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This chapter is from the book

Creating User Interfaces

In Figures 5.1 and 5.2, you’ve seen an empty view and a fully fleshed-out interface. Now, how do we get from one to the other? In this section, we explore how interfaces are created with Interface Builder. In other words, it’s time for the fun stuff.

If you haven’t already, open the Empty.storyboard file included in this hour’s Projects folder. Make sure the Document Outline area is visible and that the view can be seen in the Editor; you’re ready to start designing an interface.

The Object Library

Everything that you add to a view, from buttons and images to web content, comes from the Object Library. You can view the Library by choosing View, Utilities, Show Object Library from the menu bar (Control+Option+Command+3). If it isn’t already visible, the Utility area of the Xcode interface opens, and Object Library is displayed in the lower right. Make sure that the Objects item is selected in the pop-up menu at the top of the library so that all available options are visible.

When you click and hover over an element in the library, a popover is displayed with a description of how the object can be used in the interface, as shown in Figure 5.4. This provides a convenient way of exploring your UI options without having to open the Xcode documentation.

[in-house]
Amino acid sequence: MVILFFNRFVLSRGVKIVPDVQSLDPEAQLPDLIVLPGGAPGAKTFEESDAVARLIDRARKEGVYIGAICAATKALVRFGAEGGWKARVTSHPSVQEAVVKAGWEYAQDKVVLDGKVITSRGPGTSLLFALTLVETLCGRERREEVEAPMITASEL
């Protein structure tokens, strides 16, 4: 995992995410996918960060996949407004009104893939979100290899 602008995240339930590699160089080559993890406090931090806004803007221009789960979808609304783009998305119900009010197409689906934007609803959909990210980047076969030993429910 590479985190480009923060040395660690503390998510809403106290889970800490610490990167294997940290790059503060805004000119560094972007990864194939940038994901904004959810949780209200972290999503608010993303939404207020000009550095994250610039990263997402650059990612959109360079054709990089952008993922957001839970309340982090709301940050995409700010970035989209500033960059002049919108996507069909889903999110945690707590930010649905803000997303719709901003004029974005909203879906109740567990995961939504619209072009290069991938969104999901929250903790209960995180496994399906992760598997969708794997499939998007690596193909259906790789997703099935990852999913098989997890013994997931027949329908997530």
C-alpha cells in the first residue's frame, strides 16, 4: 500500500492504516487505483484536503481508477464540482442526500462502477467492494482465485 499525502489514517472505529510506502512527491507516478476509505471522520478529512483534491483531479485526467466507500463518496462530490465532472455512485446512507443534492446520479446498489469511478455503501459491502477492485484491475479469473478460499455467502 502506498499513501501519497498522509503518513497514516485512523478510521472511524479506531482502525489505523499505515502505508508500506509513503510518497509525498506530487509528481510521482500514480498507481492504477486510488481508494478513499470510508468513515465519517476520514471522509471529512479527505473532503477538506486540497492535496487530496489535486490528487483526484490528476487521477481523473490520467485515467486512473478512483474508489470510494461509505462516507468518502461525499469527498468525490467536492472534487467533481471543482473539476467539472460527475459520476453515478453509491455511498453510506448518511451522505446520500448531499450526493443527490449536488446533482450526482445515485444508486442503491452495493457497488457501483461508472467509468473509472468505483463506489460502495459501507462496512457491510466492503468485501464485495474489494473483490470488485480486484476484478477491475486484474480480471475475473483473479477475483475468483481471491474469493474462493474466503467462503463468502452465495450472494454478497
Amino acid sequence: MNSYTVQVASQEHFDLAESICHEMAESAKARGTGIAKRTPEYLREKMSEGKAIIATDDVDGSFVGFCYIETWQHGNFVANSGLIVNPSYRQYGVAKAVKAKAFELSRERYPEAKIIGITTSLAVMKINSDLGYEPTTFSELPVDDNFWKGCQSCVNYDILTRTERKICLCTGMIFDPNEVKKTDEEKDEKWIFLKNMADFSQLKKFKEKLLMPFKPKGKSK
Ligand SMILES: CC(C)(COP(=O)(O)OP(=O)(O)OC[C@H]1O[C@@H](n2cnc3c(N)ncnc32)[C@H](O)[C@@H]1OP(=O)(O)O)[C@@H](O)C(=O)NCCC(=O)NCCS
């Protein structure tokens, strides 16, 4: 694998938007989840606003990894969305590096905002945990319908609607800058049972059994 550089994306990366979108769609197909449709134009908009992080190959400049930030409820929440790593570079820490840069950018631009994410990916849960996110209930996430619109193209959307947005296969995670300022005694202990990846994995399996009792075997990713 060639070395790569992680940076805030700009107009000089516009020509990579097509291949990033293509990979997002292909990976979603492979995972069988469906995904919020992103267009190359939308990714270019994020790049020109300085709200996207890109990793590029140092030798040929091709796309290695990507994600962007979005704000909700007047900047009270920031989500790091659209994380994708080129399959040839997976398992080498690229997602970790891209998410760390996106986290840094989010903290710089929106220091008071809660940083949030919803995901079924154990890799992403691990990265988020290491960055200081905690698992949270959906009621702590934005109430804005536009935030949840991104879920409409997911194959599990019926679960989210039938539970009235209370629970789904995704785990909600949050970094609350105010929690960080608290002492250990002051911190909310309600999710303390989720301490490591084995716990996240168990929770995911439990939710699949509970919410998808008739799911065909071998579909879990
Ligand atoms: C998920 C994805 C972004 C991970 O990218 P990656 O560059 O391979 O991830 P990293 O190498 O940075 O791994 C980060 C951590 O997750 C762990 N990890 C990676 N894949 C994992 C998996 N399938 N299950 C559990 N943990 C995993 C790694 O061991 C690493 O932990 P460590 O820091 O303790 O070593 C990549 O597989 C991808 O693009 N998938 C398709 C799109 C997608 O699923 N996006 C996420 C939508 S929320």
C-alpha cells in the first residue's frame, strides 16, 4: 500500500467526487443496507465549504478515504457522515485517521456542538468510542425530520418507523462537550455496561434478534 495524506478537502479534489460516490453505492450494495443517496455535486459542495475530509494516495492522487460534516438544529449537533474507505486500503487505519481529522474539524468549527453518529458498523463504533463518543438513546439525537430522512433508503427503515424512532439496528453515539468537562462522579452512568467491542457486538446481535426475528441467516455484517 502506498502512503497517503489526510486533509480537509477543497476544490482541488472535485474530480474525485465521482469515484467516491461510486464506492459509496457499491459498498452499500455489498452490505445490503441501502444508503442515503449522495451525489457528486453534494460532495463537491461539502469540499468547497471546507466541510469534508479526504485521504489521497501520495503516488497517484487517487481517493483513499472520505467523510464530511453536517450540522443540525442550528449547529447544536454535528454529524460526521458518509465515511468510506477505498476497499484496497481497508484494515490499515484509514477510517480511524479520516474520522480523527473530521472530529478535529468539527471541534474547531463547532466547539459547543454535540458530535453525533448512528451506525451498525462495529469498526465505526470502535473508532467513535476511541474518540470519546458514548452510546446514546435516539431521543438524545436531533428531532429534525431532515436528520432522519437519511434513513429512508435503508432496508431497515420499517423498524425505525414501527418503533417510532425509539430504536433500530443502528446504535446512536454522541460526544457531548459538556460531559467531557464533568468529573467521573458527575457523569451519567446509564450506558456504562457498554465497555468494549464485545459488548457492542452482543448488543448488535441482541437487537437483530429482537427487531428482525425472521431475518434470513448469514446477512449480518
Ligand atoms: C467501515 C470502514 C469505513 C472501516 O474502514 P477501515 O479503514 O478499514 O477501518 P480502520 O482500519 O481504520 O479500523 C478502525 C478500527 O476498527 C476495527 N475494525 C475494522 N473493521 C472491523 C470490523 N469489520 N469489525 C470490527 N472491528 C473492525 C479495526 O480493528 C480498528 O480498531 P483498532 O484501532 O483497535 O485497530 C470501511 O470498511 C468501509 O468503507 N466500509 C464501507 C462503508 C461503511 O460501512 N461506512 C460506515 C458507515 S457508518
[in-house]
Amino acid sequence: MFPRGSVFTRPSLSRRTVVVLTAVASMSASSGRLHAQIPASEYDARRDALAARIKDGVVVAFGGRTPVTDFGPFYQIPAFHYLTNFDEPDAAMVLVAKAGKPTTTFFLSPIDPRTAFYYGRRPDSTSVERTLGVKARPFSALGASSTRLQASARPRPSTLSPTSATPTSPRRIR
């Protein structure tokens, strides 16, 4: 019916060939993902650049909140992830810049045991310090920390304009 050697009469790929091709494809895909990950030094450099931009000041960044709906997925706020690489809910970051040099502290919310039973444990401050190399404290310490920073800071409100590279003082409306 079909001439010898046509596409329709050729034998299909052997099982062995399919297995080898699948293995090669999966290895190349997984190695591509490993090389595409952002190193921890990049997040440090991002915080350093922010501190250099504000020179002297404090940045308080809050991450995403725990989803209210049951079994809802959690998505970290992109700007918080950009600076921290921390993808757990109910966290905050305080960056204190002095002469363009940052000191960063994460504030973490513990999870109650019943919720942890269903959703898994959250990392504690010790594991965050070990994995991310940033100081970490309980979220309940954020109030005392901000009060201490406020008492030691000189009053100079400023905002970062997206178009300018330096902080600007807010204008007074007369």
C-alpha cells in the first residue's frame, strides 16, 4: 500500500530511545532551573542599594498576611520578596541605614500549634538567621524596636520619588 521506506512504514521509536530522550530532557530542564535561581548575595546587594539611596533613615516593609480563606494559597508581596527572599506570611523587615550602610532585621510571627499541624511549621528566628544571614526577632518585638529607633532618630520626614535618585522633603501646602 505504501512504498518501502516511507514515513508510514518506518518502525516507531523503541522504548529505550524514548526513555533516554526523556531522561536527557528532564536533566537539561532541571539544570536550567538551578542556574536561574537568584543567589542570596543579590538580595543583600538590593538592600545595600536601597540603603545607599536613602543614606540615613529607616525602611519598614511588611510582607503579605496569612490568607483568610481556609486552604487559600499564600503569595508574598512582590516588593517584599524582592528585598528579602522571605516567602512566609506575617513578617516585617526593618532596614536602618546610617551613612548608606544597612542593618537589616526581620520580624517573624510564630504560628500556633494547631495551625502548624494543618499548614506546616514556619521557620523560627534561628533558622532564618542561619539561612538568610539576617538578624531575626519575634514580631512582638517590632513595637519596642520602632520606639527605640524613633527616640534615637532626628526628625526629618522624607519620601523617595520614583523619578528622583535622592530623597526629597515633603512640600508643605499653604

Figure 5.4.

Figure 5.4. The library contains a palette of objects that can be added to your views.

Adding Objects to a View

To add an object to a view, just click and drag from the library to the view. For example, find the label object (UILabel) in the Object Library and drag it into the center of the view in the Editor. The label should appear in your view and read Label. Double-click the label and type Hello. The text will update, as shown in Figure 5.5, just as you would expect.

Figure 5.5.

Figure 5.5. If an object contains text, in many cases, just double-click to edit it.

With that simple action, you’ve almost entirely replicated the functionality implemented by the code fragment earlier in the lesson. Try dragging other objects from the Object Library into the view (buttons, text fields, and so on). With few exceptions, the objects should appear and behave just the way you’d expect.

To remove an object from the view, click to select it, and then press the Delete key. You may also use the options under the Edit menu to copy and paste between views or duplicate an element several times within a view.

Working with the IB Layout Tools

Instead of relying on your visual acuity to position objects in a view, Apple has included some useful tools for fine-tuning your layout. If you’ve ever used a drawing program like OmniGraffle or Adobe Illustrator, you’ll find many of these familiar.


As you drag objects in a view, you’ll notice guides (shown in Figure 5.6) appearing to help with the layout. These blue, dotted lines will be displayed to align objects along the margins of the view, to the centers of other objects in the view, and to the baseline of the fonts used in the labels and object titles.